I was so devastated that I didn’t know what to do – so much stuff was going on in my head. My wife told me to write about it and get it out. That worked really well. I felt better and could finally move on to start writing the book from scratch again.

      You’re right about introspective thinking. Sometimes it can leave us going in circles. Getting it out in some artistic way can organize those thoughts and help you move on.

  4. There are many of us out there that would love to know what our passions are. I’m always jealous of people I’ve met (or am related to) that figured that out early on.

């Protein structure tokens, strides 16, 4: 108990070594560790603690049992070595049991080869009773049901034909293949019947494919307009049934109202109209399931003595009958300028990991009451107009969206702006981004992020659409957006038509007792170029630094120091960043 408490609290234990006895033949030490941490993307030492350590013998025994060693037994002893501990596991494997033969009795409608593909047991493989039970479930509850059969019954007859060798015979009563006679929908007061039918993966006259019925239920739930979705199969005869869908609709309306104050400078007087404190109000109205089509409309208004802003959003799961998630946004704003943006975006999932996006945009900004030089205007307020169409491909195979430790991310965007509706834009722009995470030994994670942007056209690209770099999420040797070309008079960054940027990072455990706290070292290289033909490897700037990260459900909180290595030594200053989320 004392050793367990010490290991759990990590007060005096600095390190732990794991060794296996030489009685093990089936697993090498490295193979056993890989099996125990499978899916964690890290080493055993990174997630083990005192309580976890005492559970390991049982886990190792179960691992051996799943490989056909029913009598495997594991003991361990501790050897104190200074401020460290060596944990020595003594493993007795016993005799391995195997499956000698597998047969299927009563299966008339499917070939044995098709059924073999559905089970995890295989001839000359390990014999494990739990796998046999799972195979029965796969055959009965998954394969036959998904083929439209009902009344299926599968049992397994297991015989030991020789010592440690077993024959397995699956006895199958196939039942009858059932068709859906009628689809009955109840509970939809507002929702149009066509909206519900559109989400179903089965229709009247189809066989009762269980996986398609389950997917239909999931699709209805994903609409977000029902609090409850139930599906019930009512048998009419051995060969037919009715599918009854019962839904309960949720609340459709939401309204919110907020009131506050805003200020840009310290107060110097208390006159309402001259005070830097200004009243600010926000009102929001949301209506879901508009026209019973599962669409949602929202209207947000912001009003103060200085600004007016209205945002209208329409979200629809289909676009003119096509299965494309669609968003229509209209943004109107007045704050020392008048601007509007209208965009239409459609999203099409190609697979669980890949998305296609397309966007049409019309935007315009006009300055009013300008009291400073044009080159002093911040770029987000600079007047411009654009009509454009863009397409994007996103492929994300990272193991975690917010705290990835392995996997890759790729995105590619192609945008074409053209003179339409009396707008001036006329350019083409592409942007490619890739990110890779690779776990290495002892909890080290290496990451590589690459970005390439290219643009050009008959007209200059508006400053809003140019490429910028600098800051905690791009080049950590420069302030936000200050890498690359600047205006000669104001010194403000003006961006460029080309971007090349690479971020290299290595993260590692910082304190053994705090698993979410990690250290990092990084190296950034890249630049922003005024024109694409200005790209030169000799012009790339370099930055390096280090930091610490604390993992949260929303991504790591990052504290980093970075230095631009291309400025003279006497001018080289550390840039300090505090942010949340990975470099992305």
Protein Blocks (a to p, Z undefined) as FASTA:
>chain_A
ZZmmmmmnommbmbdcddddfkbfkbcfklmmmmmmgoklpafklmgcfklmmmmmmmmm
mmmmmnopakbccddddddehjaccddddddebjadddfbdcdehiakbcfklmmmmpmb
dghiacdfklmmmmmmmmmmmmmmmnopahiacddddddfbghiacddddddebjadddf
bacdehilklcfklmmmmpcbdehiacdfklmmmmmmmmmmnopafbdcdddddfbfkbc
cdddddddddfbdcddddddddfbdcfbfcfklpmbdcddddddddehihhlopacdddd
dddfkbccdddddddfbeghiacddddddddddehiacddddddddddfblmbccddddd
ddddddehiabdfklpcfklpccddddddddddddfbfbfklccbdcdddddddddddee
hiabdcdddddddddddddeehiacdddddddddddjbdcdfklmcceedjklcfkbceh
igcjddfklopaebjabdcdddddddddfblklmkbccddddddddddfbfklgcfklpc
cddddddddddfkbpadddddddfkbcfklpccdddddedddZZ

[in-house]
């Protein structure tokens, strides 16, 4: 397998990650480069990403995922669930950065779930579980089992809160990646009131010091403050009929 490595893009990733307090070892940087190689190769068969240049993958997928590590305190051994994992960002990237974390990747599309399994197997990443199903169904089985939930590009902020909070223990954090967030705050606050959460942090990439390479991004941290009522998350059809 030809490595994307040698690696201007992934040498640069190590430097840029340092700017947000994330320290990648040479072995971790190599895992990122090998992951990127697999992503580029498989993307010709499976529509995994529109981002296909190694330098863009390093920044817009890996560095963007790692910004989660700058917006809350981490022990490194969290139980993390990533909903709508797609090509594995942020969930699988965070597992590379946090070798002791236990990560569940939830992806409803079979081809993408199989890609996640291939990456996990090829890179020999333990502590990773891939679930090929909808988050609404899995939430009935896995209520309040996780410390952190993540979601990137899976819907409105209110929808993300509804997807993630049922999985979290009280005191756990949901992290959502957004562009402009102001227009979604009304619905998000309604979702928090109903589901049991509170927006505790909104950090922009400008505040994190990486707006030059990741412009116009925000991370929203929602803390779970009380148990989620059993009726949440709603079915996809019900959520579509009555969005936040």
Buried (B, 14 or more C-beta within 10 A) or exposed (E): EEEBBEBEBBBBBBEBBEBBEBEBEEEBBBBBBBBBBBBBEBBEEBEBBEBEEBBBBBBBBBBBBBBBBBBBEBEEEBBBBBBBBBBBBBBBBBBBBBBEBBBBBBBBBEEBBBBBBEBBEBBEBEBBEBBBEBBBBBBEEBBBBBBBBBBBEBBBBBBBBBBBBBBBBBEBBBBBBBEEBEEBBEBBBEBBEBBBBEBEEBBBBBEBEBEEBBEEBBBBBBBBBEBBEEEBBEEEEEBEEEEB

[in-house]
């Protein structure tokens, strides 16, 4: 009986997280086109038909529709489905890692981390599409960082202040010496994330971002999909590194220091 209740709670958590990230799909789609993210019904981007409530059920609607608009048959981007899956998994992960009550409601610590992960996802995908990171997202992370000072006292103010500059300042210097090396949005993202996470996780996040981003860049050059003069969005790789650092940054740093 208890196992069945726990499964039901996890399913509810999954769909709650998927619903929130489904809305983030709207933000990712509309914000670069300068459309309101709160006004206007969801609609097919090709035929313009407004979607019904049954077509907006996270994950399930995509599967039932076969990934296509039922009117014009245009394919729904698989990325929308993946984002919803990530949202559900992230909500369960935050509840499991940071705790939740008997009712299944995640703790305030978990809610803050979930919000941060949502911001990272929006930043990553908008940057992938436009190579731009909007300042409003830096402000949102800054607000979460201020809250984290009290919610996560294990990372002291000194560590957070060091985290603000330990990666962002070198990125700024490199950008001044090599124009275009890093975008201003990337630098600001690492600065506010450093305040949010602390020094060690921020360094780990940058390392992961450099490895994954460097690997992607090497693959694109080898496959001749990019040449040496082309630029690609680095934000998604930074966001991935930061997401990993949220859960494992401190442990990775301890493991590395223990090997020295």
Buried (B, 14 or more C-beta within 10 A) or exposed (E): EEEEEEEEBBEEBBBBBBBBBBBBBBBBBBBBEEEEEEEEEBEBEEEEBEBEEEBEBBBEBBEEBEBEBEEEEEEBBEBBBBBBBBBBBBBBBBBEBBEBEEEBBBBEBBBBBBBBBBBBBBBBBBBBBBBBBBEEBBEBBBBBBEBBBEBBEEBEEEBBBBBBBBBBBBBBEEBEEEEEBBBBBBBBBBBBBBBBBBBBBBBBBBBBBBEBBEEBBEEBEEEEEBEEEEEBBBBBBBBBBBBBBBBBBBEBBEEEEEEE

I need something to strive for. When I don’t have that, even if it isn’t my ultimate passion, I feel lost and adrift. Now I have a couple irons in the fire, and even if they don’t work out, at least I’ve had some direction. Hopefully that will ultimately bring me closer.

    • I always try to find some direction to work towards too, even if it doesn’t ultimately work out. Sometimes going in the wrong direction can be better than just standing still. Even if you realize it’s not where you want to go, you’ll at least discover that so you can realign yourself. Sometimes it feels like trial and error.